Friday, December 31, 2010


Happy New Year's Eve.

I wish all of you a wonderful and safe new years filled with laughter and friends.

I know I have been m.i.a over here in the last 2 weeks but with being sick, lil't's first Christmas, holiday travel, being sick again and just enjoying family I took a break from over here.
But I will be back in full force posting about what's going on in my studio and other fabulous fiber news. Until Monday Cheers!

Tuesday, December 21, 2010


Thanks for a little feature here and here. Lots of new small works are in the works to be shared next week.

happy...

I am sick. sick, sick. So just the energy to do this is exhausting me. But just wanted to check in and say a ...




HAPPY, MERRY, JOYFUL Christmas!!!!!

With much love from me.

For those of you that celebrate enjoy your holiday. I will most likely be away from blog world until Monday while I enjoy family and lil't's first christmas. He loves lights and paper so it should be a success.

Joy and Laughter to you and yours.

Monday, December 20, 2010

wonderful windows.


This weekend my sister came into town so that we could go to all the Brooklyn holiday craft fairs and then spend a day in Manhattan looking at Christmas Windows. So fun.


As usual Bergdorf Goodman was amazing. They always have the most beautiful, elaborate, and incredibly opulent windows in town. There theme this year was very much travel but not just plain old travel. Why not head to the moon, or a fantasy world while you are at it.


Seriously- would be the coolest job. You would be able to be so incredibly creative and work with such amazing stuff. One of my favorite features was the macrame? crochet? horse outfit in this image.

They also had amazing depth in general, the paper cutting was phenomenal, and they had a slew of sculptural animals made of paper that were so detailed.


These images just do not even begin to touch on the beauty of the windows so if you are lucky enough to be in the city it is worth the trip uptown, and Tiffany's wight next store had some lovely windows too.



Barneys was very disappointing, Macy's as always was fun, mechanical, and kid oriented, and the Anthropologie at Rockefeller Center rocked it as usual, plus had tons of stuff on sale. I hope you get to see some lovely windows yourself.

Friday, December 17, 2010

little suit.



I trekked out with the baby carriage and made it all the way uptown to the Whitney. I was really wanting to make sure that I saw the Charles LeDray exhibit that is there now. I had never heard of Charles Ledray nor had I ever seen his work but I saw a little blip about it online and they had one image and I knew it was a must for me.

Photo: John Kennard

Charles mostly works with fabric, and from the images you do not realize it but does so in miniature. He meticulously makes each piece of clothing by hand on a small scale, embroidering patches, being mindful of the re-creation to reference the class of the clothing, and considers everything down to the last stitch.

It is very interesting to see his work in a space such as the Whitney, this large expansive symbol of the American Art world and his small, meticulous "doll" clothing carefully placed on the wall. It made me, as an artist, think a lot about the role of scale and how scale affects the way the viewer responds, experiences, and thinks of the work.


His work is very interesting and quite lovely in his simple but seemingly casual style of display. I especially love the works that seem to be deconstructing themselves in some way.

He often uses the clothing to reference class, gender, sexual preference and all the other myriad of identities we walk through life with.


His work the party bed made me smile- that ever present pile of mismatched coats of such variation piled on the bed. But in the small scale it made you see the charm and beauty of such a place where everyone just mixes up and gets cozy on the bed (metaphorically of course.)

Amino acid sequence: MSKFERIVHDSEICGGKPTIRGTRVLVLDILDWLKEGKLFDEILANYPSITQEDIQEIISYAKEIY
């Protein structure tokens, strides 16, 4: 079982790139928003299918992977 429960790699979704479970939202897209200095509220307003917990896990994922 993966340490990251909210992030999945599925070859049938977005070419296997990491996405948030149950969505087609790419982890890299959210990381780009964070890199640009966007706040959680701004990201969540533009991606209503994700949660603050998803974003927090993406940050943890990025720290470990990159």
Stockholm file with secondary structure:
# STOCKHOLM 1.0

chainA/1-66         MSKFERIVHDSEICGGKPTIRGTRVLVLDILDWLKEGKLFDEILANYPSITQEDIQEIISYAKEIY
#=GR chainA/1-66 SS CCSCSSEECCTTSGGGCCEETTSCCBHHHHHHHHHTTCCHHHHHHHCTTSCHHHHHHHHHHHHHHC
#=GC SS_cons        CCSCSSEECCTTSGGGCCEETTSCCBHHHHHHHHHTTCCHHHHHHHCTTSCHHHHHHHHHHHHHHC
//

Surprisingly one of my favorite works was not of his clothing pieces but one of his 3 works that use thousand and thousands of individual, unique, miniature works of pottery. The one I liked best is the 2nd work he made in this way, oasis, where each small vessel is painted colorfully- truly celebrating its unique nature. The individuality and sheer number is amazing but the display allows you to walk around look down, look up and see the beauty of such diversity and yet connection and similarity. It was a truly lovely piece that does not even begin to translate in any photos I have found.

Photo: John Kennard

I cannot say that the exhibit blew me away but it was definitely worth the visit even with the pain of trekking through the subway system with a baby. There is also a very thoughtful and lovely exhibit on Edward Hopper's work on display. His gallery, Sperrone Westwater, has plenty of images and info on him here.

for the holiday.


an appropriate new work for the holiday season... I will be together with my sister this weekend.
She is coming in to do some holiday fun, mainly see the awesome window displays of Manhattan and go to some super awesome craft fairs in Brooklyn.

Thursday, December 16, 2010

not- in the moment.


Normally I go into the studio on Thursday but I just could not muster it this morning. My brain is SO scattered and not focused in my work. Luckily I have a few new smaller text works that I have at home to play with so I will be doing that and plan on going in tomorrow.

But... I feel very floaty at the moment. I have a lot I need to be doing: like applying for things. But I seem to just want to hang out with the babers this week. Kind of driving me crazy.

I am thinking about heading to Manhattan to look at some art and perhaps get inspired? We will see how Tesla's naps go.

Here is a review where my work is mentioned, though not my name.

concrete softness.


I have been enjoying looking at simple, more minimal work this week. Maybe because my daily life is so not "simple." Anyhow, Joanna Mattera has been writing about her experience visiting all the art fairs down in Miami and I have had a few of the works that connect to fiber catch my eye. This work by Christopher Astley was some of it.


Christopher take "bags" and fills them with concrete, allowing the concrete to expand and change the original forms. He then paints the resulting objects in a pseudo minimalist and pseudo abstract-expressionist style. His work is an interesting mix of influences and references.